The ban comes amidst a wider crackdown on Imran Khan and his party (FILE)
Coverage of Pakistan's former Prime Minister Imran Khan has disappeared from all mainstream news channels in the country after the media regulator asked networks to block out people involved in rioting last month, a Reuters survey showed on Monday.
A directive, seen by Reuters, was put out by the regulator last week referring to violent protests in Pakistan last month following Khan's brief arrest that saw military installations ransacked, allegedly by the former prime minister's supporters.
The Pakistan Electronic Media Regulatory Authority (PEMRA) asked television licensees to ensure that "hate mongers, rioters, their facilitators and perpetrators" are "completely screened out from media". It did not refer directly to Khan.
However, coverage of the former prime minister - Pakistan's most popular leader according to polls - has disappeared to the extent that his name and image are not being aired. His mention has also disappeared from news websites.
PEMRA officials did not respond to multiple requests for comment and queries on whether the directives pertained to Khan, and if the directive was meant to be an all-encompassing ban.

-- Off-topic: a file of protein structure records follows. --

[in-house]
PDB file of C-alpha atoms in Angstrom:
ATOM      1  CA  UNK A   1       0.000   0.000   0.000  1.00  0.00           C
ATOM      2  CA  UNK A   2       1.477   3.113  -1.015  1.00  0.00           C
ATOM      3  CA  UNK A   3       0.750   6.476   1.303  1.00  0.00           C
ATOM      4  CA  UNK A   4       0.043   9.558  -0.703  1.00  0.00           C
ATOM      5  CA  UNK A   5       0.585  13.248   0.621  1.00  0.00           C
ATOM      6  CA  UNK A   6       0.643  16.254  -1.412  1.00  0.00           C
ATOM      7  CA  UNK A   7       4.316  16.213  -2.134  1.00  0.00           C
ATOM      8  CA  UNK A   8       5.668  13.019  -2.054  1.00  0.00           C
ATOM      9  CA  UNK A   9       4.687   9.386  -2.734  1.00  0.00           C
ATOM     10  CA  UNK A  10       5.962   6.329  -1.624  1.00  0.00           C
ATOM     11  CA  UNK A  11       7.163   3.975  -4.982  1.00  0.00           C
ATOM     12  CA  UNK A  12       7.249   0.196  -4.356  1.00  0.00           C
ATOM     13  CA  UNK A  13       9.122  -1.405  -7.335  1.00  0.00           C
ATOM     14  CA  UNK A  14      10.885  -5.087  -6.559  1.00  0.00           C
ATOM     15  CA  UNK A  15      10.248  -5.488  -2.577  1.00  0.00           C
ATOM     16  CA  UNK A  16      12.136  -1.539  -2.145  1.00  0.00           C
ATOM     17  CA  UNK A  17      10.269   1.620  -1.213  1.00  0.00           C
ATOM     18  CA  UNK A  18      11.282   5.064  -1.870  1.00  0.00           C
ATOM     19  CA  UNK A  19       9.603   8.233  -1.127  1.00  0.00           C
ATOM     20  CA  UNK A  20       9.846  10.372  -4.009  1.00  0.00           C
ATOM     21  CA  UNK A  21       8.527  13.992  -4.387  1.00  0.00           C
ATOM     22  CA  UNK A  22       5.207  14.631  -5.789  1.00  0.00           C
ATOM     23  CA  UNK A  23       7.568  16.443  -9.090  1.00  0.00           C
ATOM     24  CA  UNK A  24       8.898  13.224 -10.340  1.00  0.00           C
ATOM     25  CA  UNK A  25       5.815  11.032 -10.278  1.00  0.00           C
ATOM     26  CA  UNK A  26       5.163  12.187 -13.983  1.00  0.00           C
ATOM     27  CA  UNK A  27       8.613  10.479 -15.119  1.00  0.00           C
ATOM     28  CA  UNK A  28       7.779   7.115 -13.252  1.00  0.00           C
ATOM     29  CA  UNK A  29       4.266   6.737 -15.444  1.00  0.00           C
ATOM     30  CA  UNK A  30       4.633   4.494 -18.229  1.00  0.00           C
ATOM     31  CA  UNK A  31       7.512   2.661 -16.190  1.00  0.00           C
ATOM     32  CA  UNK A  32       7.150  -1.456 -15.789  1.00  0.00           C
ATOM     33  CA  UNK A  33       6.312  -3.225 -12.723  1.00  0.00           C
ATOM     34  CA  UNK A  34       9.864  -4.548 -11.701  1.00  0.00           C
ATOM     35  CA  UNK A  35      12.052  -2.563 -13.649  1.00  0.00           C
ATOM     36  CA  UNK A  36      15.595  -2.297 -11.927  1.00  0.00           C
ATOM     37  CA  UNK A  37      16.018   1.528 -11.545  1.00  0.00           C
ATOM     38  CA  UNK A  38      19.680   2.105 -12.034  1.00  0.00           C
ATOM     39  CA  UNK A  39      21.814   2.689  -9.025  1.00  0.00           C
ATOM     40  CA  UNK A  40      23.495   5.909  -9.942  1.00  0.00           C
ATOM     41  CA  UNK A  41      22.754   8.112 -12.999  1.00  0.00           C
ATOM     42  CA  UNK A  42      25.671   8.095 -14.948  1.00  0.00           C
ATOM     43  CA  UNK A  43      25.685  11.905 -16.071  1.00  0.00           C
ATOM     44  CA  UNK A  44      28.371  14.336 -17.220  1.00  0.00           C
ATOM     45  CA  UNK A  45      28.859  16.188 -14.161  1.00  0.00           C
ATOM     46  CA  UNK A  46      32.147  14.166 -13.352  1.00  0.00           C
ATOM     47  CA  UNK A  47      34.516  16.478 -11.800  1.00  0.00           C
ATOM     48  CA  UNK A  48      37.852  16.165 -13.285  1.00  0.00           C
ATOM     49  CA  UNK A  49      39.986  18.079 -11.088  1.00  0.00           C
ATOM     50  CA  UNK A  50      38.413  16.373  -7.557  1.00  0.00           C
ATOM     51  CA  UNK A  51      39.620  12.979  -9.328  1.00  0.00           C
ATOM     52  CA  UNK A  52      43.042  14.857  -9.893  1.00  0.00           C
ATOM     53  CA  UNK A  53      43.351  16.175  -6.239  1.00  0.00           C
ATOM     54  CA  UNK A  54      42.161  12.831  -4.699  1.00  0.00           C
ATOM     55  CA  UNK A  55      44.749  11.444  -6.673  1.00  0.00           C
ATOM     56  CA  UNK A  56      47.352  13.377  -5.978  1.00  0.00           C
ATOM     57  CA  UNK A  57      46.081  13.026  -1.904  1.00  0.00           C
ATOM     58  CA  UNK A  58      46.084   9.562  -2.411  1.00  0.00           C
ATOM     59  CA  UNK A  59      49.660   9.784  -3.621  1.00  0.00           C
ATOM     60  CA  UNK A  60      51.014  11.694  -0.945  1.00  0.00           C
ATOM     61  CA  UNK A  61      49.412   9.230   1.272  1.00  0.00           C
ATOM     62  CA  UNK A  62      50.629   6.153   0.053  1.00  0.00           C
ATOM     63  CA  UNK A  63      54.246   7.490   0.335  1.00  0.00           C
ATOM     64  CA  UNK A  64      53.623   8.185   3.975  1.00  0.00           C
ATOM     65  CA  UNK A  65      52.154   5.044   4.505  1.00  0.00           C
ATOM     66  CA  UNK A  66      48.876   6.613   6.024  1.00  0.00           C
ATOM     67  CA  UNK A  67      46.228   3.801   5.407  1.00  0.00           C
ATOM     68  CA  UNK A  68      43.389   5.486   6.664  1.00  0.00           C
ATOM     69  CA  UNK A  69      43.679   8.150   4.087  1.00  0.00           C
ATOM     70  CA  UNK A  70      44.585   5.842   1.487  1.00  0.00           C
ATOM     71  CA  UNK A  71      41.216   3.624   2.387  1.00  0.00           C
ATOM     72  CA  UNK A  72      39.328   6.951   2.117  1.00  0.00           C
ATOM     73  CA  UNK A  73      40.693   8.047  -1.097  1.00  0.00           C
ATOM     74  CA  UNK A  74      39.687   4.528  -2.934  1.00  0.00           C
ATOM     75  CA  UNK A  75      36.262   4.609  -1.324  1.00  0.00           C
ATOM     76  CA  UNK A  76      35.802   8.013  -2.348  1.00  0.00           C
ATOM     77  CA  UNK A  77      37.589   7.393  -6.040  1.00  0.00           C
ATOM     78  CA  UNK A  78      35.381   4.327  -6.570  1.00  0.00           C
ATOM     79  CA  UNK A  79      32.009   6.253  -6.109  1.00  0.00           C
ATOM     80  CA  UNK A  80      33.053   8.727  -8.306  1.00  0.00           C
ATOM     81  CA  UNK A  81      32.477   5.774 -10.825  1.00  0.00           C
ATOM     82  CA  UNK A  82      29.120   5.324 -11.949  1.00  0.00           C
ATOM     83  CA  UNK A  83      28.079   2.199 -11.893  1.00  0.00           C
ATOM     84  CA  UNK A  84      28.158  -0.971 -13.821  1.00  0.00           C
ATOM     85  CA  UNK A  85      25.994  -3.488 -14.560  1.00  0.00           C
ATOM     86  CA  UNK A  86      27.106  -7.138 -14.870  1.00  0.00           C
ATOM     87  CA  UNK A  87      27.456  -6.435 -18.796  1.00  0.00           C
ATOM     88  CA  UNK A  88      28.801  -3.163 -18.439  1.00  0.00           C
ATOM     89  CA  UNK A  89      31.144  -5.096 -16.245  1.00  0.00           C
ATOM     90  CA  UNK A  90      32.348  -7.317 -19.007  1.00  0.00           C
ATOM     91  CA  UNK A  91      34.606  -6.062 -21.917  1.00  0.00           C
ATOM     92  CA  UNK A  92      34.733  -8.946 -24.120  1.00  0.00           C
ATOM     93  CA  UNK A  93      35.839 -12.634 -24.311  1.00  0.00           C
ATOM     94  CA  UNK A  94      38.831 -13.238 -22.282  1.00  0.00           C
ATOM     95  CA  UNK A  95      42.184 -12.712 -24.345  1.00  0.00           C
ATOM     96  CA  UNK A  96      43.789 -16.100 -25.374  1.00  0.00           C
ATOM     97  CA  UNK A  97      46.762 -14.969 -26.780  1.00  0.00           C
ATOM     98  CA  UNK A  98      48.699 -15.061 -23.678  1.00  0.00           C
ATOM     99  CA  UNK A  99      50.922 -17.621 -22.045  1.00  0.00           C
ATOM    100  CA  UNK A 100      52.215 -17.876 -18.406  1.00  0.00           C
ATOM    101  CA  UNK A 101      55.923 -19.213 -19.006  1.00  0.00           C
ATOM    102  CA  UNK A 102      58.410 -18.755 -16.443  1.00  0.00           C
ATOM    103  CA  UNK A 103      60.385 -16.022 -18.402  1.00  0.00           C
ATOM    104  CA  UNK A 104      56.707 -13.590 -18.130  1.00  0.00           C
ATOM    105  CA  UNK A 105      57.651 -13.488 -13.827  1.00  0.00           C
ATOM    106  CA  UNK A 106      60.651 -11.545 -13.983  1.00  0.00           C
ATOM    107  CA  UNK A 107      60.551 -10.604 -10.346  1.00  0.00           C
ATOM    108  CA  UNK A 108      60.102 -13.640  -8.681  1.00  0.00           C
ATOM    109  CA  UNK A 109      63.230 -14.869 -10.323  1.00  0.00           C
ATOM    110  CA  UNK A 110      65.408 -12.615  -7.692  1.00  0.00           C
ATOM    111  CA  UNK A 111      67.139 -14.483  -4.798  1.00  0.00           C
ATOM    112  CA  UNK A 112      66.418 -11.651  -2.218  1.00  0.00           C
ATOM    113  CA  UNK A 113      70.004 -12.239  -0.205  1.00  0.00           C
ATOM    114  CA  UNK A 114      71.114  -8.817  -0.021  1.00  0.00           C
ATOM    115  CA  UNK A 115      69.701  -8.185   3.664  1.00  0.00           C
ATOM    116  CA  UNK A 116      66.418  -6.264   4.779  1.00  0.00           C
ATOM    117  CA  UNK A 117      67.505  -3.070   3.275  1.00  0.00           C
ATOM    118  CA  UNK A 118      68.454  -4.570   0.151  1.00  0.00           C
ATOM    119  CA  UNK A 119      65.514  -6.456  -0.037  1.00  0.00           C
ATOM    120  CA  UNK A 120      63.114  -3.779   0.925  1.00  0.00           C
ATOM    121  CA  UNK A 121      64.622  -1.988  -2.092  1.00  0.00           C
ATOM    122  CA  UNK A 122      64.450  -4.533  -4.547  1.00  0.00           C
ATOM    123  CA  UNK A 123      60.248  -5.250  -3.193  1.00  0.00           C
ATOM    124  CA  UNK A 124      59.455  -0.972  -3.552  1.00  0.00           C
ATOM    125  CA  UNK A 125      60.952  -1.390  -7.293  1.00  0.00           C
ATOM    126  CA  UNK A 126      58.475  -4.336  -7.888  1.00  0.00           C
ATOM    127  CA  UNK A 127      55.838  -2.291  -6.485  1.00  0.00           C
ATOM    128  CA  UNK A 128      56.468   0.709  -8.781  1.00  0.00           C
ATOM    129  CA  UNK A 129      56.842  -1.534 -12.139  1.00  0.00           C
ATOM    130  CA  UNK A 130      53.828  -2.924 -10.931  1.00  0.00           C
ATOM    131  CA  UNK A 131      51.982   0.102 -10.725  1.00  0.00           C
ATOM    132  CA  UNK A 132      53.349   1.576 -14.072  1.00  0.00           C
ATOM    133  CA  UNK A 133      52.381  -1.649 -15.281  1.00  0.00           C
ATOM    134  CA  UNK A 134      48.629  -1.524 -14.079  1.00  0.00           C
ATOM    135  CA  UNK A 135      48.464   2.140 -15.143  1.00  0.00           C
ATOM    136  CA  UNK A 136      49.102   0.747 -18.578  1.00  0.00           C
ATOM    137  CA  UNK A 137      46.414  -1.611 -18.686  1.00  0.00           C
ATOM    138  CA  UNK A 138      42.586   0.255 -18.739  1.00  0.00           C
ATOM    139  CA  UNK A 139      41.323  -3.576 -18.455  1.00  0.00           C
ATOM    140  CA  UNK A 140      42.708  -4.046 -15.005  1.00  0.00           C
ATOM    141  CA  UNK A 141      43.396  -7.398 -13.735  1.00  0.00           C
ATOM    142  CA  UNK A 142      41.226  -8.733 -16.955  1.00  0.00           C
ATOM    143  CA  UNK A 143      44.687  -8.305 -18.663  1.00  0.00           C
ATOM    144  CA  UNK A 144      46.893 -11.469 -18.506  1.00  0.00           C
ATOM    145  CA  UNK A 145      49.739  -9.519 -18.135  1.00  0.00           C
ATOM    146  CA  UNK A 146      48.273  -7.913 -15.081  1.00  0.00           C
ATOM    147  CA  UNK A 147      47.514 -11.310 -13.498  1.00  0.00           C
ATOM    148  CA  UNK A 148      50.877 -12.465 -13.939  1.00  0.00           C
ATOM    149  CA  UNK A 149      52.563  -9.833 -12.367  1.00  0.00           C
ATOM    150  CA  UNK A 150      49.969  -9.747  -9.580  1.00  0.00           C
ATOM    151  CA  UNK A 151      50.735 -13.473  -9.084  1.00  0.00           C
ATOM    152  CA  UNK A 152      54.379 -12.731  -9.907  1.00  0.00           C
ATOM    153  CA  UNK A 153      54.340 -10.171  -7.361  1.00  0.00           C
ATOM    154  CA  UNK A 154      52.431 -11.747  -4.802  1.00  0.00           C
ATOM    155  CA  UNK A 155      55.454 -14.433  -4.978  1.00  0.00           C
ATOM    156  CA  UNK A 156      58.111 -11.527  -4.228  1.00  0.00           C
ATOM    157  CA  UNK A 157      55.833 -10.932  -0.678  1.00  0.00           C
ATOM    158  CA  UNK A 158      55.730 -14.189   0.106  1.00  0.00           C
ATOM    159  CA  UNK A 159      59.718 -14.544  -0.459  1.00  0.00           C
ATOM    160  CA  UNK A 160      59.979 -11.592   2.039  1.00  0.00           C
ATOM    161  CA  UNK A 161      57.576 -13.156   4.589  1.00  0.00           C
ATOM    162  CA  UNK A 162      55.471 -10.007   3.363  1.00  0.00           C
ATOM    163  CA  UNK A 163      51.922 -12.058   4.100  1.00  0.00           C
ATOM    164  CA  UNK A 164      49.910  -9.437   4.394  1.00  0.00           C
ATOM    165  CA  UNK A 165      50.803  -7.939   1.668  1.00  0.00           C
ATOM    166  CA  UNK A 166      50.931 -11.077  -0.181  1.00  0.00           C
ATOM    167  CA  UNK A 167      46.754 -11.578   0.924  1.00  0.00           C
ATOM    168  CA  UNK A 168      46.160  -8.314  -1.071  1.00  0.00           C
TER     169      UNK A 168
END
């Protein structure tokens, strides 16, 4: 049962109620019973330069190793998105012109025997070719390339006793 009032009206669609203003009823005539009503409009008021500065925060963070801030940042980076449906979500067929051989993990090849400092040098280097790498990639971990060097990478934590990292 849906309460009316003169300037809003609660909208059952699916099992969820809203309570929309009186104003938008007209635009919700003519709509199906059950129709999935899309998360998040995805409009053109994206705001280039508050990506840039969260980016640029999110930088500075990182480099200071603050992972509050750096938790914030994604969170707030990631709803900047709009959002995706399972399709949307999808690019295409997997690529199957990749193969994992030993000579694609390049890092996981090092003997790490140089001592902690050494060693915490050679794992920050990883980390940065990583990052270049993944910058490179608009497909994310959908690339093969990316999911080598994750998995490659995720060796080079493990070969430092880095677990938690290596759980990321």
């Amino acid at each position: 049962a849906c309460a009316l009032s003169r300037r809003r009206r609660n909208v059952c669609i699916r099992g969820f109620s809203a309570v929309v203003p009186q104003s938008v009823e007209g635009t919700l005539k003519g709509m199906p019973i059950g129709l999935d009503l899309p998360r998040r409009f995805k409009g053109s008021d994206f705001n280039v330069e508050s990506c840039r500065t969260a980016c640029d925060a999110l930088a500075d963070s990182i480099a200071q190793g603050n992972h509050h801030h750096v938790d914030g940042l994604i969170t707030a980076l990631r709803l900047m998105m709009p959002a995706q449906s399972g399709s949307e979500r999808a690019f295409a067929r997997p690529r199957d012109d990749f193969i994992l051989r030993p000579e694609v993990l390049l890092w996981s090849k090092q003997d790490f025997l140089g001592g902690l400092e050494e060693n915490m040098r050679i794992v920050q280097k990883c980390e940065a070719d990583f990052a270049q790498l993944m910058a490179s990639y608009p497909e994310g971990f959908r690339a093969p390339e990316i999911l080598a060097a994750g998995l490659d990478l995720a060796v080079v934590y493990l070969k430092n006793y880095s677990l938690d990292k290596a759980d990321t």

Khan has long been the most televised politician in Pakistan, with his speeches and gatherings getting wall-to-wall coverage and widespread viewership.
The ban comes amidst a wider crackdown on Khan and his party that has seen dozens of his party members and thousands of his supporters arrested, which, he says, is being done by the country's powerful military.
The military has not responded to a request for comment on that allegation by Khan. It has previously denied orchestrating his removal his removal from power in a parliamentary vote last year.
Khan himself was arrested on charges of graft but released two days later after courts deemed the manner of his detention illegal. He remains out on bail, but faces dozens of cases.
In an interview, Khan said that the incidents of violence was used as a "pretext" to for a "blanket ban" on him and his party.
"We cannot be mentioned on television," said Khan, who now regularly speaks through his party's YouTube channel.
Senior officials of four major news channels did not respond to request for comment.
Even ARY News, considered a pro-Khan channel by the former prime minister's political opponents, had no mention of Khan on Monday, despite his standoff with the military dominating headlines globally for weeks.
"The reports of blocking all news related to Imran Khan is the latest in a series of disturbing steps that authorities have taken to crack down on the opposition," Dinushika Dissanayake, Deputy Director South Asia at Amnesty International, said in a statement.
(Except for the headline, this story has not been edited by NDTV staff and is published from a syndicated feed.)